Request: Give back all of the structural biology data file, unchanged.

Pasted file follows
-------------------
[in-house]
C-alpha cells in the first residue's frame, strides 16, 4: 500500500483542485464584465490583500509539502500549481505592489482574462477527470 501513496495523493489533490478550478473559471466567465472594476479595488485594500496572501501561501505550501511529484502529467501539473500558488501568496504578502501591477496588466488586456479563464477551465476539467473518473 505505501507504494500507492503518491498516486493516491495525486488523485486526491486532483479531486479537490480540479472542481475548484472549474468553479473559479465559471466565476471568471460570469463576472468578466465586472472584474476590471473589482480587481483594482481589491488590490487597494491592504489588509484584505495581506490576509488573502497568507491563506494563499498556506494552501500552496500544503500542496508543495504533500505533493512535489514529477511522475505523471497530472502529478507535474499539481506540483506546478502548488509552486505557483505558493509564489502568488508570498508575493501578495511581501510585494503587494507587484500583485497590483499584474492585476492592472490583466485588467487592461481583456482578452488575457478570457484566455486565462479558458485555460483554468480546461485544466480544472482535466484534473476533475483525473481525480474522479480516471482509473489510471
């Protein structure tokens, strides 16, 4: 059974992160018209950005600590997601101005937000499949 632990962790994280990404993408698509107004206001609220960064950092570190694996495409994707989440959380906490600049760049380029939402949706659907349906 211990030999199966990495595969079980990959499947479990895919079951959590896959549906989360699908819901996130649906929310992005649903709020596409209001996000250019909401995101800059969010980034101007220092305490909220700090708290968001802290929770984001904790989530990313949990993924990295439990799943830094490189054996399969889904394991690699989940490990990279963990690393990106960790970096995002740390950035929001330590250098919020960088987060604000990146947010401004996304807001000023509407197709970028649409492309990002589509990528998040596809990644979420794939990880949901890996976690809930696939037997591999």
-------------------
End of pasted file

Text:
[in-house]
C-alpha cells in the first residue's frame, strides 16, 4: 500500500483542485464584465490583500509539502500549481505592489482574462477527470 501513496495523493489533490478550478473559471466567465472594476479595488485594500496572501501561501505550501511529484502529467501539473500558488501568496504578502501591477496588466488586456479563464477551465476539467473518473 505505501507504494500507492503518491498516486493516491495525486488523485486526491486532483479531486479537490480540479472542481475548484472549474468553479473559479465559471466565476471568471460570469463576472468578466465586472472584474476590471473589482480587481483594482481589491488590490487597494491592504489588509484584505495581506490576509488573502497568507491563506494563499498556506494552501500552496500544503500542496508543495504533500505533493512535489514529477511522475505523471497530472502529478507535474499539481506540483506546478502548488509552486505557483505558493509564489502568488508570498508575493501578495511581501510585494503587494507587484500583485497590483499584474492585476492592472490583466485588467487592461481583456482578452488575457478570457484566455486565462479558458485555460483554468480546461485544466480544472482535466484534473476533475483525473481525480474522479480516471482509473489510471
């Protein structure tokens, strides 16, 4: 059974992160018209950005600590997601101005937000499949 632990962790994280990404993408698509107004206001609220960064950092570190694996495409994707989440959380906490600049760049380029939402949706659907349906 211990030999199966990495595969079980990959499947479990895919079951959590896959549906989360699908819901996130649906929310992005649903709020596409209001996000250019909401995101800059969010980034101007220092305490909220700090708290968001802290929770984001904790989530990313949990993924990295439990799943830094490189054996399969889904394991690699989940490990990279963990690393990106960790970096995002740390950035929001330590250098919020960088987060604000990146947010401004996304807001000023509407197709970028649409492309990002589509990528998040596809990644979420794939990880949901890996976690809930696939037997591999």